Mandy Armstrong recently gave some students and parents in the Newark area a reason to dance for joy.
Armstrong has opened SMS Dance Academy at Newark’s St. Michael School, where her two children are in kindergarten and third grade, respectively. Although the academy is housed at the Catholic school, it is open to both St. Michael students and children who attend the local public schools, Armstrong said.
Armstrong, who with her family belongs to St. Michael Parish in Lyons, has long dreamed of establishing a dance program for youngsters in her community. As a child, Armstrong said her dedication to dance kept her out of much of the trouble her peers found themselves in, so she wanted to offer that same opportunity to children in southern Wayne County. A dance program, she noted, also provides a nice alternative for students who aren’t interested in more typical scholastic athletics.
“Not every kid wants to go out and play basketball and soccer. It’s nice to be able to offer different programs to the kids,” Armstrong said.
Former St. Michael principal Shannon Heller learned of Armstrong’s interest in dance last year, when Armstrong gave a presentation about dance during the school’s career day. The students seemed to enjoy her presentation, and several weeks later Heller came to her with the idea of starting a dance program at the school, Armstrong said.
“I said, ‘The only way this is going to work is if we run this like a dance studio and offer them everything they would get from a dance studio, but for less money,'” Armstrong recalled.
Although Heller left St. Michael over the summer to take a vice-principal position at Irondequoit’s Bishop Kearney High School, Armstrong continued to make plans for the dance academy with new principal Pauline DeCann. SMS Dance Academy will not be run like a typical after-school athletic activity, but will instead operate like a typical dance academy, with parents paying each month for their children’s lessons, she said.
Armstrong began dancing when she was 6 years old. At the time, she and her sister were envious of a neighbor who took dance lessons, so they begged their mother to enroll them at a studio. She said she and her sister discovered they had a natural talent for dance, and both stuck with their lessons.
“By the time I graduated high school I was teaching some of the younger kids and assisting older students. I was dancing six hours a day, six days a week,” Armstrong said.
After graduating from high school, Armstrong enrolled at the State University of New York at Brockport in 1995 to pursue a minor in dance. There she studied under such well-known dancers as Garth Fagan, choreographer of the 1997 Broadway musical “The Lion King,” and Clyde Morgan, artistic director of Sankofa, SUNY Brockport’s well-known African dance and drum ensemble.
The next few years were filled with many moves for Armstrong and her husband, who is in the military. Since returning to the Rochester area, she has served as a guest teacher at a number of local dance studios, including her sister’s Diamond Dance Academy in Brockport, where she also has served as a guest choreographer.
As director of SMS Dance Academy, Armstrong will teach weekly classes in ballet, tap, jazz and modern dance for children between the ages of 6 and 13. She also will teach a weekly dance-technique class and a predance class for preschoolers, and she also hopes to teach a monthly “Mommy and Me” class for girls of all ages and their mothers. She noted that girls as old as 13 participate in a similar class at Diamond Dance Academy.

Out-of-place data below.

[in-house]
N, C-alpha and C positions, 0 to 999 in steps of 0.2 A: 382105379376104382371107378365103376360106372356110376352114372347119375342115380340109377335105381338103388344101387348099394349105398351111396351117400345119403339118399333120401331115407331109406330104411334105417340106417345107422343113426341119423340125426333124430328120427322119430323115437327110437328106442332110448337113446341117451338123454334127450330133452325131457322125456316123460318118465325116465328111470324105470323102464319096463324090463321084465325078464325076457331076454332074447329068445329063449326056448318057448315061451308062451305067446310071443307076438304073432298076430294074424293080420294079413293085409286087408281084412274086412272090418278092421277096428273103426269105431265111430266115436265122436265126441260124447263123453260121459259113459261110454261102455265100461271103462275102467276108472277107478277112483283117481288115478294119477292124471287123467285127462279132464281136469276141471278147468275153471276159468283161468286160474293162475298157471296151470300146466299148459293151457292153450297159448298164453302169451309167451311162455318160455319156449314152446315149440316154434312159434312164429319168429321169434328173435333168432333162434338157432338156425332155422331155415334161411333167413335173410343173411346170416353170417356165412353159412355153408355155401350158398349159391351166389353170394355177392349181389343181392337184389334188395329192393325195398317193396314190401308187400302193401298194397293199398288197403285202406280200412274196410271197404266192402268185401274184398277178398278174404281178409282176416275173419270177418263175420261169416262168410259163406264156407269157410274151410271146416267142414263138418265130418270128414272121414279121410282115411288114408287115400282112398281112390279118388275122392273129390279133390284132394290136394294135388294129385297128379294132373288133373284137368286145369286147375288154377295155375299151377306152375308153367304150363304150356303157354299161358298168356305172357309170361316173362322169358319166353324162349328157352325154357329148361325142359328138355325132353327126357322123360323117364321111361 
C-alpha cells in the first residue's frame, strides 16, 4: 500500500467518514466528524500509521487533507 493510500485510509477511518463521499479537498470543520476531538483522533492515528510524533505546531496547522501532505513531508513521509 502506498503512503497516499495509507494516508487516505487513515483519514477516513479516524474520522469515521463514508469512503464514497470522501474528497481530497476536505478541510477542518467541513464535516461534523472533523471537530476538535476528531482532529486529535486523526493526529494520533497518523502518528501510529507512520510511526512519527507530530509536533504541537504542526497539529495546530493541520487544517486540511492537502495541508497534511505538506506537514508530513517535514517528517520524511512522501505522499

“It’s not a difficult dance. It’s just basically a mother-daughter dance. It’s just a simple, cute little thing that they can do together once a month. They’ll perform it at the recital,” Armstrong said.
If she can garner enough interest, Armstrong also would like to teach a similar monthly “Daddy and Me” class. She’ll also lead a weekly production class, where dancers will perform long dances while acting out and lip synching along to popular songs. In the dance-technique class, she’ll teach her students how to strengthen and stretch their muscles in order to prevent injuries.
Parents of dance students will be required to purchase for their children proper dance attire — including tights, leotards and ballet shoes — but they won’t be charged separate fees for recital costumes and expenses. Instead, those fees will come out of the parents’ monthly payments.
Most dance studios charge costume and recitals fees in addition to regular tuition, and this is one reason Armstrong thinks SMS Dance Academy will be more affordable than many other studios. Most dance studios do not publicize their tuition fees, Armstrong said, and SMS Dance Academy is no different. However, she will share that information with interested parents who call and inquire about lessons.
Armstrong thinks parents will like the dance academy not only because it’s affordable, but also because its after-school classes will likely fall into a convenient time slot. Classes at many other studios don’t begin until at least 4:30 p.m., she said.
Armstrong also hopes the dance academy might help increase enrollment at St. Michael. When parents of public-school students drop off their children for dance classes, she said she hopes they might notice all the things the Catholic school has to offer.
EDITOR’S NOTE: For more information about SMS Dance Academy, contact St. Michael School at 315/331-2297 or e-mail SMSdanceprogram@msn.com.